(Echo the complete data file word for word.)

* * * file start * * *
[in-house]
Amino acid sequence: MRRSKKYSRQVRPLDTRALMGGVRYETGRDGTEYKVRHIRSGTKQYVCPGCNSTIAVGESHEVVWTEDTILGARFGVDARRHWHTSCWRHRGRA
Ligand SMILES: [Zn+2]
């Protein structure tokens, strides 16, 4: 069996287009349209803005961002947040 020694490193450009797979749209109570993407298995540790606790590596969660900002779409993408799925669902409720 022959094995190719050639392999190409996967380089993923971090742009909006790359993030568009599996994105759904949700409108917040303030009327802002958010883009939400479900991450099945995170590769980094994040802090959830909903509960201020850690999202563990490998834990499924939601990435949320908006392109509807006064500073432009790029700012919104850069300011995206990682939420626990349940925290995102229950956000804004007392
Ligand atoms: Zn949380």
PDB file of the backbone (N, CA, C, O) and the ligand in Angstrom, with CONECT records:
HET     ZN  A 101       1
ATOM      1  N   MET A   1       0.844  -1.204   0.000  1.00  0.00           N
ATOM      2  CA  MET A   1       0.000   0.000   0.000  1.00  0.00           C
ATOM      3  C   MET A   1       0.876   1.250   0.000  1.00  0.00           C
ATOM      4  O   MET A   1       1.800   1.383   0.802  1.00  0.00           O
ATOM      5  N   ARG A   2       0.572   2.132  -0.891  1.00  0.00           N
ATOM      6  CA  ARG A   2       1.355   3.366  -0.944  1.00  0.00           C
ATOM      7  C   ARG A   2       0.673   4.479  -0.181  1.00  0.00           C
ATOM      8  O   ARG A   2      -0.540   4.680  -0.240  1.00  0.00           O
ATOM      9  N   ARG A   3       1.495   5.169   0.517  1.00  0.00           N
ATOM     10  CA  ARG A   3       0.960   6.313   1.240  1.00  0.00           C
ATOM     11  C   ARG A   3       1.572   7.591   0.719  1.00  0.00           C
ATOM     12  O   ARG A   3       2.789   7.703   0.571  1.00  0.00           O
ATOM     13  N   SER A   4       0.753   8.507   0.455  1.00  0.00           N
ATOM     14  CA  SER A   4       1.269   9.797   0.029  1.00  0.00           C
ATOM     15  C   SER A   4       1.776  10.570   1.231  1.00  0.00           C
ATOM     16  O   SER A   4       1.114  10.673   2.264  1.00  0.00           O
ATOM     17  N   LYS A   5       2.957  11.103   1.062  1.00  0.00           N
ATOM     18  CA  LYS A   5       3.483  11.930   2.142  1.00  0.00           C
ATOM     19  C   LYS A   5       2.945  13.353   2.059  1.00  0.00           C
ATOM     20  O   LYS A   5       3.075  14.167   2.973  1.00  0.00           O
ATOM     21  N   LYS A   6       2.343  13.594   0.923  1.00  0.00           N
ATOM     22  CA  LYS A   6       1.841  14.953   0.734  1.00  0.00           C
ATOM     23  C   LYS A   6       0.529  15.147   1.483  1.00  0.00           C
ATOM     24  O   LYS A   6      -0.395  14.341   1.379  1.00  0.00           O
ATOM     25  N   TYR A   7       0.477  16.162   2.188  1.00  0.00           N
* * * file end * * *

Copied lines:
[in-house]
Amino acid sequence: MRRSKKYSRQVRPLDTRALMGGVRYETGRDGTEYKVRHIRSGTKQYVCPGCNSTIAVGESHEVVWTEDTILGARFGVDARRHWHTSCWRHRGRA
Ligand SMILES: [Zn+2]
């Protein structure tokens, strides 16, 4: 069996287009349209803005961002947040 020694490193450009797979749209109570993407298995540790606790590596969660900002779409993408799925669902409720 022959094995190719050639392999190409996967380089993923971090742009909006790359993030568009599996994105759904949700409108917040303030009327802002958010883009939400479900991450099945995170590769980094994040802090959830909903509960201020850690999202563990490998834990499924939601990435949320908006392109509807006064500073432009790029700012919104850069300011995206990682939420626990349940925290995102229950956000804004007392
Ligand atoms: Zn949380």
PDB file of the backbone (N, CA, C, O) and the ligand in Angstrom, with CONECT records:
HET     ZN  A 101       1
ATOM      1  N   MET A   1       0.844  -1.204   0.000  1.00  0.00           N
ATOM      2  CA  MET A   1       0.000   0.000   0.000  1.00  0.00           C
ATOM      3  C   MET A   1       0.876   1.250   0.000  1.00  0.00           C
ATOM      4  O   MET A   1       1.800   1.383   0.802  1.00  0.00           O
ATOM      5  N   ARG A   2       0.572   2.132  -0.891  1.00  0.00           N
ATOM      6  CA  ARG A   2       1.355   3.366  -0.944  1.00  0.00           C
ATOM      7  C   ARG A   2       0.673   4.479  -0.181  1.00  0.00           C
ATOM      8  O   ARG A   2      -0.540   4.680  -0.240  1.00  0.00           O
ATOM      9  N   ARG A   3       1.495   5.169   0.517  1.00  0.00           N
ATOM     10  CA  ARG A   3       0.960   6.313   1.240  1.00  0.00           C
ATOM     11  C   ARG A   3       1.572   7.591   0.719  1.00  0.00           C
ATOM     12  O   ARG A   3       2.789   7.703   0.571  1.00  0.00           O
ATOM     13  N   SER A   4       0.753   8.507   0.455  1.00  0.00           N
ATOM     14  CA  SER A   4       1.269   9.797   0.029  1.00  0.00           C
ATOM     15  C   SER A   4       1.776  10.570   1.231  1.00  0.00           C
ATOM     16  O   SER A   4       1.114  10.673   2.264  1.00  0.00           O
ATOM     17  N   LYS A   5       2.957  11.103   1.062  1.00  0.00           N
ATOM     18  CA  LYS A   5       3.483  11.930   2.142  1.00  0.00           C
ATOM     19  C   LYS A   5       2.945  13.353   2.059  1.00  0.00           C
ATOM     20  O   LYS A   5       3.075  14.167   2.973  1.00  0.00           O
ATOM     21  N   LYS A   6       2.343  13.594   0.923  1.00  0.00           N
ATOM     22  CA  LYS A   6       1.841  14.953   0.734  1.00  0.00           C
ATOM     23  C   LYS A   6       0.529  15.147   1.483  1.00  0.00           C
ATOM     24  O   LYS A   6      -0.395  14.341   1.379  1.00  0.00           O
ATOM     25  N   TYR A   7       0.477  16.162   2.188  1.00  0.00           N